I am the proud mother of three grown children and a new son in law. They are my strongest supporters and critics. Family are the people a person turns to when asking for an opinion—they can be brutal. When you combine that with a strict Catholic up bringing it can get a whole lot worse.
At the tender age of eight, when watching my mother crochet a sweater, I learned to love creating with my hands all things needle crafts. At the age of thirteen I read my first romance novel that I purchased at a second hand shop. I fell in love with not only reading but writing about romance with a happy ending.
As I got older I started my family and took life’s little detours gaining a wealth of experience I draw on for my stories. I have been the school bus driver, the craft sales person who started a craft business, and the worker in a rail company. All the while I was reading romance and writing about it. I loved the western themed novels as much I loved the sheiks of the dessert and the business tycoon.
My reading experience changed when, a few years ago, I purchased my first e-reader and was introduced to the world of BDSM and erotica. It was a place where lovers explored dreams that could come true within the pages of the author's mind. No matter what was sent my way I now had another segment of the romance world to explore with my characters.
Happy reading everyone.
Email me at: [email protected]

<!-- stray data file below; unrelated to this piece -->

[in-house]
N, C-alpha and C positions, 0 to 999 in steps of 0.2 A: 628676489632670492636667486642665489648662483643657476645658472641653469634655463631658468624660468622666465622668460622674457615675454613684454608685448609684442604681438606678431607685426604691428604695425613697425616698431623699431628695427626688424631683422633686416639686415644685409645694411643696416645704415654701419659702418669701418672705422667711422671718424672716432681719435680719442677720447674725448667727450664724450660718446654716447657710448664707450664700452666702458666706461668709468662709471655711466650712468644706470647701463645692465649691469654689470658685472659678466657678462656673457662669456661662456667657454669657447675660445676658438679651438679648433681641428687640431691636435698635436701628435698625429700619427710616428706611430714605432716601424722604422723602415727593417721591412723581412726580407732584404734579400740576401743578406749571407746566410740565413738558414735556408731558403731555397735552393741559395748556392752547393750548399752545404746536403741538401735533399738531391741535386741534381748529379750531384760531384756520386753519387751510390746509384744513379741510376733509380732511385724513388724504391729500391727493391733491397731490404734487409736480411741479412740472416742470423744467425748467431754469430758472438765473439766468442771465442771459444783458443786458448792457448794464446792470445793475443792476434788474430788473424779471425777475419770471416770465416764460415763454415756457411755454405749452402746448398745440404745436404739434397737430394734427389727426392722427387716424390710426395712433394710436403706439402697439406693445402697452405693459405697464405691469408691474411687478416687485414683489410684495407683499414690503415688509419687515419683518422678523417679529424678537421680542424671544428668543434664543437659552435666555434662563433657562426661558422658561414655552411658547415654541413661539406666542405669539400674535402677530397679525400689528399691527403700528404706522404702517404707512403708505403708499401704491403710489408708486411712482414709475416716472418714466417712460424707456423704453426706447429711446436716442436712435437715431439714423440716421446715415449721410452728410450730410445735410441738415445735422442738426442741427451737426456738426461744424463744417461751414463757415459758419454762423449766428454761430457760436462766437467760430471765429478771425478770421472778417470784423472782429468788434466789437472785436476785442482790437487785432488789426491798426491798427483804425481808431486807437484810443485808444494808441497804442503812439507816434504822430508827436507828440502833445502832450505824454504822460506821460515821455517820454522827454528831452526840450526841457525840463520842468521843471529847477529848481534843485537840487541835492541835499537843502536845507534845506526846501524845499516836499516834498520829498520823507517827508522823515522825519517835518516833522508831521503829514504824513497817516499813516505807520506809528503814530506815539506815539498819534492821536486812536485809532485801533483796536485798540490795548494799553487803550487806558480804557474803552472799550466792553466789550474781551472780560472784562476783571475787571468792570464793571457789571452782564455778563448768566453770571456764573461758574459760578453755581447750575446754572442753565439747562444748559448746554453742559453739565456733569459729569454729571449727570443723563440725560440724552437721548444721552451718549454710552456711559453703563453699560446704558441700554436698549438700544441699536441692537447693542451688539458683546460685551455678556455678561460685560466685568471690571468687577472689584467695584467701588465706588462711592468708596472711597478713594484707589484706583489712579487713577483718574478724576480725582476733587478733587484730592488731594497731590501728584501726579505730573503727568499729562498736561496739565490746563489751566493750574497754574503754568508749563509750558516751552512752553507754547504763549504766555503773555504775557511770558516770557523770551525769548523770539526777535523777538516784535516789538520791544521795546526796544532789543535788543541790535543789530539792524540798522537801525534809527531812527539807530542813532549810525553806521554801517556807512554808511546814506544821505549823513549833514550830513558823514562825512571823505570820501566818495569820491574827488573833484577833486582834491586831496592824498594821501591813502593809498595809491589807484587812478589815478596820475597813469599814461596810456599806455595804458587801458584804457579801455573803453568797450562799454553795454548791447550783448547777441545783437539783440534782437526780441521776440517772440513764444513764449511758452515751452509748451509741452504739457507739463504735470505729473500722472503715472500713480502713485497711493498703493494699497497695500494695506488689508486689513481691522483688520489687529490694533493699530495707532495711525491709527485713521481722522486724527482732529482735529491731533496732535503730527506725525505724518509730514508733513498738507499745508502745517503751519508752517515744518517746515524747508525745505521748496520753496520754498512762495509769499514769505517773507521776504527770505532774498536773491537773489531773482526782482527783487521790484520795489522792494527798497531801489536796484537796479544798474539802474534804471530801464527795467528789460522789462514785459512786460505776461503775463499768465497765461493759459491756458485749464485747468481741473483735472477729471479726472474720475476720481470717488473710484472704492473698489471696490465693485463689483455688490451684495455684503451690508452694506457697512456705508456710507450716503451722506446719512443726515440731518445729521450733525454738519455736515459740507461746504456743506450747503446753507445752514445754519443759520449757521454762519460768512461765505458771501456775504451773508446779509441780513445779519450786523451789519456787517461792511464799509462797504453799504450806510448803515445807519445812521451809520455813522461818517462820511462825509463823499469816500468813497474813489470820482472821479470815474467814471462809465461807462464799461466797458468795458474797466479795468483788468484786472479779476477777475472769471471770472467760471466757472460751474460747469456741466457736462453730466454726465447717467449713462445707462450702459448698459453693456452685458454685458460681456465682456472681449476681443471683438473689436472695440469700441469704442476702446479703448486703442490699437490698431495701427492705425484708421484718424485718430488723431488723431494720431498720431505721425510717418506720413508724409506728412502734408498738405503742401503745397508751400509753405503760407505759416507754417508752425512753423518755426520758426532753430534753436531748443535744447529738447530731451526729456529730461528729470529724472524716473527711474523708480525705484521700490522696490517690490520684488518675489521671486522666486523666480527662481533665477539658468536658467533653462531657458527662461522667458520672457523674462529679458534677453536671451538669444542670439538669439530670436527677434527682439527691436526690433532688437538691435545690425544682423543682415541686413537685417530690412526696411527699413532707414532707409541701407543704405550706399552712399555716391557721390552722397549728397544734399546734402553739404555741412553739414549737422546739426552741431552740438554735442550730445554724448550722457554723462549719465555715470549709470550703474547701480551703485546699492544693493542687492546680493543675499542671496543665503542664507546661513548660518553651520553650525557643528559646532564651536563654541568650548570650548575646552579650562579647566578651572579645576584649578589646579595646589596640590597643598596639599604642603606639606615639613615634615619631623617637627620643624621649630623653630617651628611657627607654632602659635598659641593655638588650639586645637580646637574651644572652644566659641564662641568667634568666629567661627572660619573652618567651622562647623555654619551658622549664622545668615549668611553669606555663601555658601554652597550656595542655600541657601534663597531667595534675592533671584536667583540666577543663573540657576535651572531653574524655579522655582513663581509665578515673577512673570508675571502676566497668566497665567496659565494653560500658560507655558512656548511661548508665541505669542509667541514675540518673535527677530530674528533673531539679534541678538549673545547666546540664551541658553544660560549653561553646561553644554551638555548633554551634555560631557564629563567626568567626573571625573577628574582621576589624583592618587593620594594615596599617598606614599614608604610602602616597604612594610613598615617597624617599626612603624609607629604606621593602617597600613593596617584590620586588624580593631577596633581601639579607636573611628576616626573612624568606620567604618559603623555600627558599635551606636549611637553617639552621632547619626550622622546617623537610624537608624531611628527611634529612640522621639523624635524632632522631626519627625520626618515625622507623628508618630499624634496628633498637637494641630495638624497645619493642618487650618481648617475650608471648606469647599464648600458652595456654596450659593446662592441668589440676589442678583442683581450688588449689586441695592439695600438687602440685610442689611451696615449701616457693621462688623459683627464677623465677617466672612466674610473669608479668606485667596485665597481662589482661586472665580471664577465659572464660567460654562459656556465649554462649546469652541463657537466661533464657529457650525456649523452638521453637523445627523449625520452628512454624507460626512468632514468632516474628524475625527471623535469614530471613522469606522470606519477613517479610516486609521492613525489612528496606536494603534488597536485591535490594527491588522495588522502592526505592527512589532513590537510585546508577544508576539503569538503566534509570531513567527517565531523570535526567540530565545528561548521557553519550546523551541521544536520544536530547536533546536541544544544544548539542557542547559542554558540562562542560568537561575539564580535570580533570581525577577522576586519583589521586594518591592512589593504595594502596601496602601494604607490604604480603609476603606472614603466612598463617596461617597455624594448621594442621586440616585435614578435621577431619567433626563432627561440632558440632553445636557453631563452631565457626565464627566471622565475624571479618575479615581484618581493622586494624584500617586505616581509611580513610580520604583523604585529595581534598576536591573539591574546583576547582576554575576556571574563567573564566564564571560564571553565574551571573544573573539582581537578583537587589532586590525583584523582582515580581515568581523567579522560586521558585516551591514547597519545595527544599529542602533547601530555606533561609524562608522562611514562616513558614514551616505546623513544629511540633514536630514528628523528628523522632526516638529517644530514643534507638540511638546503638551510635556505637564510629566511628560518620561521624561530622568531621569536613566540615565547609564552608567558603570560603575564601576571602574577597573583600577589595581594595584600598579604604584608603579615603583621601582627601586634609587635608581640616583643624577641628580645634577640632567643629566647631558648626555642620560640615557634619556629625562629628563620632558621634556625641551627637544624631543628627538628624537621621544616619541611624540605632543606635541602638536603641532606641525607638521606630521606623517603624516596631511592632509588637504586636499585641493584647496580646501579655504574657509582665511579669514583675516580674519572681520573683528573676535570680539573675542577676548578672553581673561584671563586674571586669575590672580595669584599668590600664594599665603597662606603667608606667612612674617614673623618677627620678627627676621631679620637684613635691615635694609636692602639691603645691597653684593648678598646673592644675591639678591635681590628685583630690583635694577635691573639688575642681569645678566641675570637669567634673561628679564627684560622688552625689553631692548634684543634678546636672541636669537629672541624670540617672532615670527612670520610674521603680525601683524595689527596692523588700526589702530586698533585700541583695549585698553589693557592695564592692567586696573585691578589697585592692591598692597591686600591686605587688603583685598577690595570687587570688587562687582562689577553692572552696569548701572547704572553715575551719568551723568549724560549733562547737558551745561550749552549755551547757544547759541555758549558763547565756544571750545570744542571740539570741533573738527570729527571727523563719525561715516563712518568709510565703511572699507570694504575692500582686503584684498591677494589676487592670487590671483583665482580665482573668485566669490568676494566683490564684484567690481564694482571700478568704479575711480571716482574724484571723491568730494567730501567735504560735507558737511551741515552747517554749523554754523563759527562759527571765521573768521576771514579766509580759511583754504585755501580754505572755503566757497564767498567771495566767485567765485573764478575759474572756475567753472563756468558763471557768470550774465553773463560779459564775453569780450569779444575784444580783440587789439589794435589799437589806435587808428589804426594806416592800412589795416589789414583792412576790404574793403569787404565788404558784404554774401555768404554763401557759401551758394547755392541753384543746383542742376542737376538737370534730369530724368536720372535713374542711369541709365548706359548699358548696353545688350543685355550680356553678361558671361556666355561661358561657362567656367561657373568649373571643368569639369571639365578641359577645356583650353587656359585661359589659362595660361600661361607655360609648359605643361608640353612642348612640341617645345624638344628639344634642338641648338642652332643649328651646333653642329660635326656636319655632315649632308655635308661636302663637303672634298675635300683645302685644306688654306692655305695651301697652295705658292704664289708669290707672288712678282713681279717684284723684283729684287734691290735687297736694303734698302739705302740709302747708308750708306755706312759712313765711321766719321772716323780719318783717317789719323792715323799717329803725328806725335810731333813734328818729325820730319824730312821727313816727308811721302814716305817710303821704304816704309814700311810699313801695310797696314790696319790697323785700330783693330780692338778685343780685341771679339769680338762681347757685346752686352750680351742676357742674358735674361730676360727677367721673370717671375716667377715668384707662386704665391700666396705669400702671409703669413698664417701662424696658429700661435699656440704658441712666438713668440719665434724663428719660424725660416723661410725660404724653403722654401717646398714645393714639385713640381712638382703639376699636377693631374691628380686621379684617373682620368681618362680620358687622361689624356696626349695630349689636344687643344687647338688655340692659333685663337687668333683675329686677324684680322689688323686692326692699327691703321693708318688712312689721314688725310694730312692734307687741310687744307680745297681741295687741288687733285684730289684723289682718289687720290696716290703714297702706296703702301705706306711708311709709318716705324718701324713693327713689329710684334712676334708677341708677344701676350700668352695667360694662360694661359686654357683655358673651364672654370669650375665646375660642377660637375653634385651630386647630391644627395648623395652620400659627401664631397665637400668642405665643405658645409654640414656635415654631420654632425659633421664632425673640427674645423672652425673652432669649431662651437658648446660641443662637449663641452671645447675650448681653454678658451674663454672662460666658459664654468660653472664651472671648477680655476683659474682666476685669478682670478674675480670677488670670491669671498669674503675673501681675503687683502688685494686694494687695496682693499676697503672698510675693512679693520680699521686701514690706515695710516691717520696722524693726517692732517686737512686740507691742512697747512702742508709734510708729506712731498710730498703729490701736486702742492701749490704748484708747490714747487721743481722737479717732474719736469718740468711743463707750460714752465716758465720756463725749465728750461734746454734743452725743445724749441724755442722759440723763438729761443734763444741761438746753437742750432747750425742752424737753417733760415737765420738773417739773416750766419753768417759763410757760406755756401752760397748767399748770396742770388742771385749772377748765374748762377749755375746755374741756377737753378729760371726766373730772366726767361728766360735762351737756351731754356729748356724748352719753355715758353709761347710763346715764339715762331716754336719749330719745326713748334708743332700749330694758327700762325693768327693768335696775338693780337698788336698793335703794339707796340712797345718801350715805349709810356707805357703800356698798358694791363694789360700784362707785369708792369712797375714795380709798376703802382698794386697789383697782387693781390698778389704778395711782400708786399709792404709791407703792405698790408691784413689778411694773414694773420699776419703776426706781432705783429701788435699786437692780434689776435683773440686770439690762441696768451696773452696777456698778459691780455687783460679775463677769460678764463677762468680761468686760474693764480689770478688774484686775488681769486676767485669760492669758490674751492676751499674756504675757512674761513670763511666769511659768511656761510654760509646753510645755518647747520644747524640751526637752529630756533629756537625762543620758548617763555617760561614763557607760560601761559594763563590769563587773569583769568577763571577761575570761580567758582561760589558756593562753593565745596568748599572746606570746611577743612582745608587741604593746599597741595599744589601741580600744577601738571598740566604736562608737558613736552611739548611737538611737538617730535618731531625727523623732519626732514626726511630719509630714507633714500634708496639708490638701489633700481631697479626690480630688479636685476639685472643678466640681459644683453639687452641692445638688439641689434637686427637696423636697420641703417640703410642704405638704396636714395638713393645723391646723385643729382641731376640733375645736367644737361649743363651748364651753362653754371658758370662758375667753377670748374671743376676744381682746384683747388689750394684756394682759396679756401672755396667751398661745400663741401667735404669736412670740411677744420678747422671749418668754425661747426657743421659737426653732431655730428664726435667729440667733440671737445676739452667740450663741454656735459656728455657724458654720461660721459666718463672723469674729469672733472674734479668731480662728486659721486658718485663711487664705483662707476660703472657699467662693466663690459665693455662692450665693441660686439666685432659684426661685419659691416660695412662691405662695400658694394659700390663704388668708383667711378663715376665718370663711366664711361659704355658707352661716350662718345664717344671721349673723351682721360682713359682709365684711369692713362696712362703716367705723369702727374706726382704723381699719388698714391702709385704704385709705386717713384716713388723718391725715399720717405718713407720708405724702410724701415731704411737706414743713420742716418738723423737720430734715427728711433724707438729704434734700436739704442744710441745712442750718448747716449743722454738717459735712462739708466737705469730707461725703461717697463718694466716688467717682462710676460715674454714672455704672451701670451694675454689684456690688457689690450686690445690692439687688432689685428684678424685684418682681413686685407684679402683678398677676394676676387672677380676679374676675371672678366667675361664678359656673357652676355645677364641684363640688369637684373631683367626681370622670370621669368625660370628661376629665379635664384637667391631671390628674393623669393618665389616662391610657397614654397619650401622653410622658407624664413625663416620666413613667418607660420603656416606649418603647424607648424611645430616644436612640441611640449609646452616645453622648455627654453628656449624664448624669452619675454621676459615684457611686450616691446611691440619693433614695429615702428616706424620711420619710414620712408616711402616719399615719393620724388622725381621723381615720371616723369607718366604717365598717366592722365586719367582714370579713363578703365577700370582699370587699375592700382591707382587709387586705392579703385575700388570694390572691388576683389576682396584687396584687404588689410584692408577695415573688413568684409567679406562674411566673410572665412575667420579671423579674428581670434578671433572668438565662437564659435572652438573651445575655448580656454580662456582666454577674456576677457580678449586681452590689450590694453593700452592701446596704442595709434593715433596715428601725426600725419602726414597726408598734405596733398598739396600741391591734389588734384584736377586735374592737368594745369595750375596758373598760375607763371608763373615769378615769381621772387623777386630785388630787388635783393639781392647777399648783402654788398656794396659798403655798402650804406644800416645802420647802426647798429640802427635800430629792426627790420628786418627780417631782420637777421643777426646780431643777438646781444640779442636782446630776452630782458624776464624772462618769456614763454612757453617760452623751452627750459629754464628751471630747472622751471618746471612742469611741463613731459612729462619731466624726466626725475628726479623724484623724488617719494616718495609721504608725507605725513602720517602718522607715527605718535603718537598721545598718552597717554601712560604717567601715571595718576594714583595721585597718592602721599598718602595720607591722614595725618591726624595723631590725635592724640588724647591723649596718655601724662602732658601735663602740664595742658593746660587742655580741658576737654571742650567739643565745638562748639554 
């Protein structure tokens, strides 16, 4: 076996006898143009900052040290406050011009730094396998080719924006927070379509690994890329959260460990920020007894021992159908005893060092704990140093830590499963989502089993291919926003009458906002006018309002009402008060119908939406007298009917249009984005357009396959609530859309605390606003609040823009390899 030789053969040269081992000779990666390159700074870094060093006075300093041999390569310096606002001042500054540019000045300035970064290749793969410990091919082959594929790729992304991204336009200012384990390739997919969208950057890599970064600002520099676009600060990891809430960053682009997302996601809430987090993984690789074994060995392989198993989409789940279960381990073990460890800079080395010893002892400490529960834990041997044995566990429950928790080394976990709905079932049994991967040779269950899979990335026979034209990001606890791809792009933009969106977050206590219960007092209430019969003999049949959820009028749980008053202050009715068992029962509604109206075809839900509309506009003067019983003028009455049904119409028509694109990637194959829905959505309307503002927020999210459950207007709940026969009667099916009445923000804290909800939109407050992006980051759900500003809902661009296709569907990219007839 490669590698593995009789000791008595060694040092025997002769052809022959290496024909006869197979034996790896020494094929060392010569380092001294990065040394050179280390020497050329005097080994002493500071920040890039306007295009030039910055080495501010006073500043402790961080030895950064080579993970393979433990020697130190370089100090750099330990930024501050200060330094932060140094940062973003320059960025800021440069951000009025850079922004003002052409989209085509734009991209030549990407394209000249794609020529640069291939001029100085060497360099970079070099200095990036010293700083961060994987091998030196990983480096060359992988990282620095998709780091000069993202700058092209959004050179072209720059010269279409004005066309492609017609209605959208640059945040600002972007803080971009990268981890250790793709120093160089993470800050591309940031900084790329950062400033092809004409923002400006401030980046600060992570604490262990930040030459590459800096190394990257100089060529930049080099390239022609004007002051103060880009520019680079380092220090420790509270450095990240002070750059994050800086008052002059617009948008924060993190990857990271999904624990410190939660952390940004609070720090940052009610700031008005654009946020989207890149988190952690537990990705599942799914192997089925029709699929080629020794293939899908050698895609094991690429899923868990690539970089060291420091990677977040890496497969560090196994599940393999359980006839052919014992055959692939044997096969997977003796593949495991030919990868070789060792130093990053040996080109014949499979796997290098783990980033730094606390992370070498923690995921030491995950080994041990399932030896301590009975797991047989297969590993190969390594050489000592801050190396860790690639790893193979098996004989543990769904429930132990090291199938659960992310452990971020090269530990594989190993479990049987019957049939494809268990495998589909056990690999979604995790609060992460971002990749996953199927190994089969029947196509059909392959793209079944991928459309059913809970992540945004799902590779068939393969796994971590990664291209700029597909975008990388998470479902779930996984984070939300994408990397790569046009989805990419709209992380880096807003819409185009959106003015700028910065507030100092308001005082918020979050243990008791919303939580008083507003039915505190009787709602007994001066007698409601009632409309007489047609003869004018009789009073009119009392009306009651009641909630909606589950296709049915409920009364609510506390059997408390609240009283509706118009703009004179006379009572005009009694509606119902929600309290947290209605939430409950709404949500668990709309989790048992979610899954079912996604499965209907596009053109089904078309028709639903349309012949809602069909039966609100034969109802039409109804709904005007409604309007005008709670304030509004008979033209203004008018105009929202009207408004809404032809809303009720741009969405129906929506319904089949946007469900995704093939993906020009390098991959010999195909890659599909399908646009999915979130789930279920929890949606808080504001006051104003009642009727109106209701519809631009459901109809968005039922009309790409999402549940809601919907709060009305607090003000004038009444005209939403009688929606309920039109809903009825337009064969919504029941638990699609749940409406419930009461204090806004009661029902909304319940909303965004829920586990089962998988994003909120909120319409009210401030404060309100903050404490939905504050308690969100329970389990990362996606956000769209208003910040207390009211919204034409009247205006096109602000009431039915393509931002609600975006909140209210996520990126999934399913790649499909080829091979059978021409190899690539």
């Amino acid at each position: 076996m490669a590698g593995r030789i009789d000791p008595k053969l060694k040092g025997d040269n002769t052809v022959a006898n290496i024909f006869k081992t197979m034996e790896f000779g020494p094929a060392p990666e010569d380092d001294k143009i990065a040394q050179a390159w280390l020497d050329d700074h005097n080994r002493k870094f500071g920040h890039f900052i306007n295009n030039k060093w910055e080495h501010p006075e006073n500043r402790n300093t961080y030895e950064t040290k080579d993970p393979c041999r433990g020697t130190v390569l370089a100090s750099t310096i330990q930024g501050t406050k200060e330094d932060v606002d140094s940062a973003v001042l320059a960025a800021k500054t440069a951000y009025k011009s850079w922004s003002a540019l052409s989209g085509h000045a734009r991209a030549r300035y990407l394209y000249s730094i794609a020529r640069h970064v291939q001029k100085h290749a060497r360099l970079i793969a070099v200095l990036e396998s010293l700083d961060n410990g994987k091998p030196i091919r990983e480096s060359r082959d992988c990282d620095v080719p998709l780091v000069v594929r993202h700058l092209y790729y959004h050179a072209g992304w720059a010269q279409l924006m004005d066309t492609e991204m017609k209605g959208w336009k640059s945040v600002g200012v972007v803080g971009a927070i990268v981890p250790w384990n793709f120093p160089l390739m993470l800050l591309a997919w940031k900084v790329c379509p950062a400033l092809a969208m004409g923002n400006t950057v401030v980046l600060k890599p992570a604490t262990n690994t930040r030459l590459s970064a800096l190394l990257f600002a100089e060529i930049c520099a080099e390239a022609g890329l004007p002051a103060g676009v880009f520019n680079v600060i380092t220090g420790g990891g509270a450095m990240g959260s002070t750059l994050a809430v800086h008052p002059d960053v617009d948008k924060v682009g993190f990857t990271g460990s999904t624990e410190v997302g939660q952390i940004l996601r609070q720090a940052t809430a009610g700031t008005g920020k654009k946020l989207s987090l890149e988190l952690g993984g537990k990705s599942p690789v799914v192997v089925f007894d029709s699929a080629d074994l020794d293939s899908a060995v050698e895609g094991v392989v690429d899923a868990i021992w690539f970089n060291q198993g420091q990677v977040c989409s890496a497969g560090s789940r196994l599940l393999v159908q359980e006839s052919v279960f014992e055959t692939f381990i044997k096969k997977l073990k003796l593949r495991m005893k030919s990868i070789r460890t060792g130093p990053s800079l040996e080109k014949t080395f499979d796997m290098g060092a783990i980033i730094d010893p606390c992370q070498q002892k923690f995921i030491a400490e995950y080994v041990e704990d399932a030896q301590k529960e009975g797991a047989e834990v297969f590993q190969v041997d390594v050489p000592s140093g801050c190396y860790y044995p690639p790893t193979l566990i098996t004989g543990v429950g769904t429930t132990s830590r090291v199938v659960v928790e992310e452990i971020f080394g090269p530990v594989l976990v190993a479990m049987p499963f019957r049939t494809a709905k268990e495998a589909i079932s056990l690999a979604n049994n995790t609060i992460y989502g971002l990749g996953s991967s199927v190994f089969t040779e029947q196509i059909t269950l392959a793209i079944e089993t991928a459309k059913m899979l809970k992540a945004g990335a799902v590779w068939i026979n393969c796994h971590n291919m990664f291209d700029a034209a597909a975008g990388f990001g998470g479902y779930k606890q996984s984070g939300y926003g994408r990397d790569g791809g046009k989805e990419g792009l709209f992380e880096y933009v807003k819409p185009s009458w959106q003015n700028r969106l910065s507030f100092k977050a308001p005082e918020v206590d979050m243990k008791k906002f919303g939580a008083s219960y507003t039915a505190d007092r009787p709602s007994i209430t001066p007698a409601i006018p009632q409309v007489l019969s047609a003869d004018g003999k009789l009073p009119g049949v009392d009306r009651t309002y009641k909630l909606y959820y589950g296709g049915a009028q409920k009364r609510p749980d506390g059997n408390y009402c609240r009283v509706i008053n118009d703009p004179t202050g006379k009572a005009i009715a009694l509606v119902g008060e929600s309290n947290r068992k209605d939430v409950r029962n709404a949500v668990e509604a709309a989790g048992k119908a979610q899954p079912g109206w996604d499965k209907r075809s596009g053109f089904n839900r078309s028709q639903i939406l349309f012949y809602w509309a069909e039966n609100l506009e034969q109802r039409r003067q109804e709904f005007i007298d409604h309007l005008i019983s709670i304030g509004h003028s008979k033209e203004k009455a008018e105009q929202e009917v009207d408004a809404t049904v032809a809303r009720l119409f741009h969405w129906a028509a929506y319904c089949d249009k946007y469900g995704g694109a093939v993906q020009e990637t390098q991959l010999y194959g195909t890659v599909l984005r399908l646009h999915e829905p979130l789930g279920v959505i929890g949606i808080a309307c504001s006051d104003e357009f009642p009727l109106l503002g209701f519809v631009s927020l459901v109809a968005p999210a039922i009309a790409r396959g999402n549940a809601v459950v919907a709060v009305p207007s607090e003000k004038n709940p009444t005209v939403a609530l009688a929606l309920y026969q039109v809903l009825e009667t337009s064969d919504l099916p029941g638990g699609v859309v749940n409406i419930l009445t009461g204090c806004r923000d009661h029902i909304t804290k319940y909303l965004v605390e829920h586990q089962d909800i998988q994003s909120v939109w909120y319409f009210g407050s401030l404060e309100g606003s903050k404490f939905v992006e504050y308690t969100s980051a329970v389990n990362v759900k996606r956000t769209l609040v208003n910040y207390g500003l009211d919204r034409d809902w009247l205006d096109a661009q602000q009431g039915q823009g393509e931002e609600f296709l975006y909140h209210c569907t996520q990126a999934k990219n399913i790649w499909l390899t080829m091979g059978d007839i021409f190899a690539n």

Q: Where do you find inspiration for the stories you write?
A: I look at my life with the many people that have crossed my path. Ideas can pop up when I watch the news or the read the newspaper. I can get ideas when on the beach or in the car driving. I may be shopping when something triggers an idea or even when walking my dogs. So it is safe to say that I get my ideas from just about anything and everywhere.
Q: How does a regular day for you start and end?
A: I wish I had a regular day. I like to spend at least eight to ten hours writing but that does not always work out as planned. The only regular part of my day is getting up around seven thirty taking my dogs out and getting first their breakfast ready and then mine. At about nine thirty is when I start going over the day's writing before I start working. Throughout the day I’ll go for a walk with the dogs to clear my head – especially if I have written myself into a corner. I’ll start dinner in the early afternoon so I can continue with my work while that cooks. In between everything I’ll be on the phone with friends and family. There are never two days alike in my life.
Q: Would you say your writing is ethically correct?
A: I do not push my views onto anyone. What I find to be ethically correct I am sure would be questioned by some. I would like to believe that everyone has an open mind and that the world is full of diverse relationships. I do not believe that any one person should hold another accountable for what that person’s believes. As long as it does not hurt anyone and all involved are consenting adults. I would not be writing about ménage if I did not believe that it could work.